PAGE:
IE will have major problems with any javascript using IDs, that's the main side-effect.

Overall, IDs are unique, per the spec...the browser maker is free to make this assumption in their code, and any bugs (Javascript, CSS, etc) that result from invalid HTML involving them...well, that's your problem :)

The browser isn't obligated to fix it really, and I don't think they should either.

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I’m not sure how browsers render the CSS rules of type #someID in such case (they will probably apply the rule to all such elements), but you’ll certainly run in trouble with JavaScript and getElementById.

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I read elsewhere that IE creates a global variable for each element with an ID.

Am I wrong in saying that's an issue too?

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A couple more points not already noted.

Fragment identifiers: How would the browser handle a link to http://www.example.com#someID ?

Internal references : If someID was on two input elements, and you had <label for="someID">... if the user clicked on the label, the browser would have to decide which input should receive focus. (In HTML5, this is defined to be the first input, which is not necessarily what you want). Likewise for ARIA support, some attributes such as aria-labelledby and aria-describedby rely on pointing to a single place.

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I learned my html in 1994, back then www.example.com#someID would jump to <a name="someID">Section headline</a>. Did that changed over the years? I did not know you can jump to a tag by specifying its id in the Url. –  Peter Hahndorf Mar 21 '10 at 21:08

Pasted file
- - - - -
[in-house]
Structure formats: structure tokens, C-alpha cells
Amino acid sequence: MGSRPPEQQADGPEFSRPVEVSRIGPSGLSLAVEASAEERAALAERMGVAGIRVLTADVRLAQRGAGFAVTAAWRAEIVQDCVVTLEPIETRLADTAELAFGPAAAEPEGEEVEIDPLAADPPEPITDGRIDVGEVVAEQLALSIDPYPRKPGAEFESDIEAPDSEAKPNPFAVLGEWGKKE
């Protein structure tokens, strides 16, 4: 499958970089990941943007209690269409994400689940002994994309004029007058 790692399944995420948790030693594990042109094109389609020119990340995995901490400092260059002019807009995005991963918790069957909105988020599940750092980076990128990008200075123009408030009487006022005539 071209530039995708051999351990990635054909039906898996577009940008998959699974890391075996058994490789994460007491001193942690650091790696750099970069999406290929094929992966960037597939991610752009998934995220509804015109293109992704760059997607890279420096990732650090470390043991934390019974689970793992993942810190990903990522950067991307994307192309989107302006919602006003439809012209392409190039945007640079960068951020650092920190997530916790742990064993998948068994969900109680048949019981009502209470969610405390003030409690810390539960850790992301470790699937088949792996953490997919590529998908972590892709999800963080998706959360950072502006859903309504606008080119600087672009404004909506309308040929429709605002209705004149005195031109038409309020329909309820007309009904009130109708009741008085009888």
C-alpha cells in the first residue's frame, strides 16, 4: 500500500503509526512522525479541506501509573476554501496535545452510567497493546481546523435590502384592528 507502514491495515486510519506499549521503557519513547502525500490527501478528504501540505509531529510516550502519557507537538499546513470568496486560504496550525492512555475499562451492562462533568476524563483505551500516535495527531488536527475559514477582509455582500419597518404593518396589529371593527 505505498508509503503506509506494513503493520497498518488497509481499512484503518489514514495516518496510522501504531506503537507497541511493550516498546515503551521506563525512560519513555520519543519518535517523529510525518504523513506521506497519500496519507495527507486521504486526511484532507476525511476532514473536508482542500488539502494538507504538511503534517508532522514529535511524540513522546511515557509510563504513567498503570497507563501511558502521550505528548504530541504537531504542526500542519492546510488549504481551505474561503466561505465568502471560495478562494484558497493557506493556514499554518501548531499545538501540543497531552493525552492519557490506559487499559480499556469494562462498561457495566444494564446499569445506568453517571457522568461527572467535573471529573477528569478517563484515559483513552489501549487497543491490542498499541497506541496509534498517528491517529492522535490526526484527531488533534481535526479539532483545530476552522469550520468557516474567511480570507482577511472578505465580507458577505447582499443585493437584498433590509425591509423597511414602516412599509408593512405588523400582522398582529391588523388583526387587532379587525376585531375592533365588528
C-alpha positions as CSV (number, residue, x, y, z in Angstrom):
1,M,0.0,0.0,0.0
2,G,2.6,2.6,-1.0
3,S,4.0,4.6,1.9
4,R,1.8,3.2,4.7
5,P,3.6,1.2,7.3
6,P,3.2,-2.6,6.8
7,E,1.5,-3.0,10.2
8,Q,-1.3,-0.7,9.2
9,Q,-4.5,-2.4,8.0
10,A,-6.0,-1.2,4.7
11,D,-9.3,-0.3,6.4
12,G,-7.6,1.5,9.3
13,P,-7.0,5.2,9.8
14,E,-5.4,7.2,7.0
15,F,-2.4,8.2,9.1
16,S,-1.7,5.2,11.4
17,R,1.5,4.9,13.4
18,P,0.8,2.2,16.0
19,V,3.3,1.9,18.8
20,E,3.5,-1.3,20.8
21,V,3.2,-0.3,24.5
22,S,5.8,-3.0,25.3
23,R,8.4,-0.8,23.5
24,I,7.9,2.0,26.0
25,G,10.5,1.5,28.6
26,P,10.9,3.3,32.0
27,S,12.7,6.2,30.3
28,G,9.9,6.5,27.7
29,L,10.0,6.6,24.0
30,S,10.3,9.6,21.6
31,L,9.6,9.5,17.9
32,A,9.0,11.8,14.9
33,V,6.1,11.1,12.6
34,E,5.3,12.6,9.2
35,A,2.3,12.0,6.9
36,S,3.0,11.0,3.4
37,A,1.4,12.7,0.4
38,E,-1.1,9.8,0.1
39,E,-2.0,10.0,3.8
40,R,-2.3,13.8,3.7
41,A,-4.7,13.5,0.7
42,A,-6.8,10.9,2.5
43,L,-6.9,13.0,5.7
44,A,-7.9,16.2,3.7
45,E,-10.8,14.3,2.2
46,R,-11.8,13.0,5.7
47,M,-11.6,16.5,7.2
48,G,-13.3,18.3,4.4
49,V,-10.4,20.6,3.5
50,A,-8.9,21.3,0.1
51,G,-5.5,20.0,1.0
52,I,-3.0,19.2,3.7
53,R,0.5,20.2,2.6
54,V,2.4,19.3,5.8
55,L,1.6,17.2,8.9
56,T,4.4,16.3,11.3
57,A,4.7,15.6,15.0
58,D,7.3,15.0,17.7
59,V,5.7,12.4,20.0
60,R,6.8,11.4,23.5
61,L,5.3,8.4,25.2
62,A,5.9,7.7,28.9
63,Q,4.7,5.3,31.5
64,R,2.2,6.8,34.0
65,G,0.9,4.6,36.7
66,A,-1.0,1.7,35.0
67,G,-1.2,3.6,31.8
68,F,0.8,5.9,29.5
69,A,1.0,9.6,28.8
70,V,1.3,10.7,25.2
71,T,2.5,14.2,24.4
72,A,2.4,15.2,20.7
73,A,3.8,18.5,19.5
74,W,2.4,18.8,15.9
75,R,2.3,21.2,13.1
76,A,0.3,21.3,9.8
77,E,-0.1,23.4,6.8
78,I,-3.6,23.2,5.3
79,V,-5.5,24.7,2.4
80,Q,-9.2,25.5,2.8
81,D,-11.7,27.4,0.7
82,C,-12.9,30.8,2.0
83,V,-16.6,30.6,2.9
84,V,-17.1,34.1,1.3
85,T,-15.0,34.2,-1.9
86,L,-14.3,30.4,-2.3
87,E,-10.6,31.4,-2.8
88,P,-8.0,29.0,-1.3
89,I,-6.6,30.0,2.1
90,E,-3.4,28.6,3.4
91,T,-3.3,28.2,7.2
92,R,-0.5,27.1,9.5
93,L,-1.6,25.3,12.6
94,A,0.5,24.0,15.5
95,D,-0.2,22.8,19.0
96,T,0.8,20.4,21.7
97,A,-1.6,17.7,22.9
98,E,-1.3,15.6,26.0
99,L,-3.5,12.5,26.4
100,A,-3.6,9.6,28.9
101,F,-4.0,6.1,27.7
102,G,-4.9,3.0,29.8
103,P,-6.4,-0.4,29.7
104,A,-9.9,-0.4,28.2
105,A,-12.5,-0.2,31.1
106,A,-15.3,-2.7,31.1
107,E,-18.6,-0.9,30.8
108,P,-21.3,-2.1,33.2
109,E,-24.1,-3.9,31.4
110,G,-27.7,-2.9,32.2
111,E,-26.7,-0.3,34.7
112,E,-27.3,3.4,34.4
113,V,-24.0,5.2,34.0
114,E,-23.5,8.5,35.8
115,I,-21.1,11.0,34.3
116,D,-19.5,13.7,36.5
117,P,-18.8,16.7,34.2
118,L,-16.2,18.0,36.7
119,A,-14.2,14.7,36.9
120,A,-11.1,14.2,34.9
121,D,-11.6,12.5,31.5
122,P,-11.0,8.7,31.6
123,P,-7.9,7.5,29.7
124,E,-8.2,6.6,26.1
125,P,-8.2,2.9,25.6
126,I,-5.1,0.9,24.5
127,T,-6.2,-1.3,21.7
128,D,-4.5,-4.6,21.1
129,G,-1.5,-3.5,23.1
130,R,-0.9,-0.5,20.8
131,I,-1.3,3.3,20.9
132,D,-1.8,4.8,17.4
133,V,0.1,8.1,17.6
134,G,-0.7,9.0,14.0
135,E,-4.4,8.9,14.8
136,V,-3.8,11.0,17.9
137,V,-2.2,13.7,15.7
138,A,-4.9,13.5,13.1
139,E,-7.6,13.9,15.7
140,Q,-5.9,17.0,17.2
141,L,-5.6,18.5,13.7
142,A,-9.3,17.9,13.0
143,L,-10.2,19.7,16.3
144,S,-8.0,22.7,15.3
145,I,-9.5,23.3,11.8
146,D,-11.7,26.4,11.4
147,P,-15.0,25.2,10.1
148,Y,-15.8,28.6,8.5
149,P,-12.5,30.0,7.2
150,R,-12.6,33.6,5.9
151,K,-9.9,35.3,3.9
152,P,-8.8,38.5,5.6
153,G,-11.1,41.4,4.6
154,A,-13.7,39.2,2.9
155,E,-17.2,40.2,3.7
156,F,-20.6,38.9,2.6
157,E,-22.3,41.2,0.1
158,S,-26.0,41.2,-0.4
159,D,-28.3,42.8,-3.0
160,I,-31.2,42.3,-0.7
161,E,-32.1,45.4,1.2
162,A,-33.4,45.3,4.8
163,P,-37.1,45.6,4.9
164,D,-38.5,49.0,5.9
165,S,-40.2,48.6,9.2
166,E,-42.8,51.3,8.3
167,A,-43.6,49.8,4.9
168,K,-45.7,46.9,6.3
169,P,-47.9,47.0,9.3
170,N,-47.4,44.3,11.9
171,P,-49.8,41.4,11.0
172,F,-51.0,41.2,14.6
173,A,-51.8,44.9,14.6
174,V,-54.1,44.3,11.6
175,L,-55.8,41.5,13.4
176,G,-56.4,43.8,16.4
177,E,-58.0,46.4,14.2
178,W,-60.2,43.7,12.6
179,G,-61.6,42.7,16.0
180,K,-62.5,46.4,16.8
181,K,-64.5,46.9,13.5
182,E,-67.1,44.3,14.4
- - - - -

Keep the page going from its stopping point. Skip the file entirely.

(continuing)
1  
Yes. HTML4.01 spec says "Destination anchors in HTML documents may be specified either by the A element (naming it with the name attribute), or by any other element (naming with the id attribute)." In HTML5, the "name" attribute on the "a" element is obsolete. (dev.w3.org/html5/spec/obsolete.html#obsolete) –  Alohci Mar 22 '10 at 0:27
    
Thanks! I didn't know about this change in HTML5 before. –  stefanglase Mar 22 '10 at 9:25
    
+1 I didn't know that either and have been adding unnecessary anchor tags for years! –  Martin Smith Mar 22 '10 at 9:27

Then which one control you want to refer when you do something like this in Javascript:-

document.getElementById("someID")
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I don't think the browsers will complain, but the other problems you would observe are:

  • The page might not validate due to dulicate ID declaration
  • The javascript's which might be running on the page might stop working correctly if they are finding elements by ID since at this time, it will get the wrong element
  • The CSS rules applied at #ID will be repeated to all the elements which have the same ID

I think these are enough problems to warrant not using the same ID across all elements.

HTH.

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Browser will go mad when we are referencing it through JavaScript or somewhere else in code-behind file.